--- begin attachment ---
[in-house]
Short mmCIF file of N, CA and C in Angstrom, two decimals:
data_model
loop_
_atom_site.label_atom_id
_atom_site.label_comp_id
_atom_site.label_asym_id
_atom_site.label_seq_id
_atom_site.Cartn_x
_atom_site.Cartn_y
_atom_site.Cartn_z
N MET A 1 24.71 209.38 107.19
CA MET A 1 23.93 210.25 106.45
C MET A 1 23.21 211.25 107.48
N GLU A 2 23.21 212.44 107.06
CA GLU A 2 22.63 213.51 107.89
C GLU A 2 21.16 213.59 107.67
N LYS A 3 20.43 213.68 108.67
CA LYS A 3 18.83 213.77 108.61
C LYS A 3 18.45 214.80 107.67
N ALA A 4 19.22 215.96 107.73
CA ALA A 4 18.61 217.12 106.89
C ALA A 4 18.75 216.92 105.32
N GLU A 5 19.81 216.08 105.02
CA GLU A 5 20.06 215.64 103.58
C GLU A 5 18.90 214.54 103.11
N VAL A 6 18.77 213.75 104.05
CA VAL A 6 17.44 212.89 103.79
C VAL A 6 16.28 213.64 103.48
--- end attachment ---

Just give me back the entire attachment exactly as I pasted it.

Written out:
[in-house]
Short mmCIF file of N, CA and C in Angstrom, two decimals:
data_model
loop_
_atom_site.label_atom_id
_atom_site.label_comp_id
_atom_site.label_asym_id
_atom_site.label_seq_id
_atom_site.Cartn_x
_atom_site.Cartn_y
_atom_site.Cartn_z
N MET A 1 24.71 209.38 107.19
CA MET A 1 23.93 210.25 106.45
C MET A 1 23.21 211.25 107.48
N GLU A 2 23.21 212.44 107.06
CA GLU A 2 22.63 213.51 107.89
C GLU A 2 21.16 213.59 107.67
N LYS A 3 20.43 213.68 108.67
CA LYS A 3 18.83 213.77 108.61
C LYS A 3 18.45 214.80 107.67
N ALA A 4 19.22 215.96 107.73
CA ALA A 4 18.61 217.12 106.89
C ALA A 4 18.75 216.92 105.32
N GLU A 5 19.81 216.08 105.02
CA GLU A 5 20.06 215.64 103.58
C GLU A 5 18.90 214.54 103.11
N VAL A 6 18.77 213.75 104.05
CA VAL A 6 17.44 212.89 103.79
C VAL A 6 16.28 213.64 103.48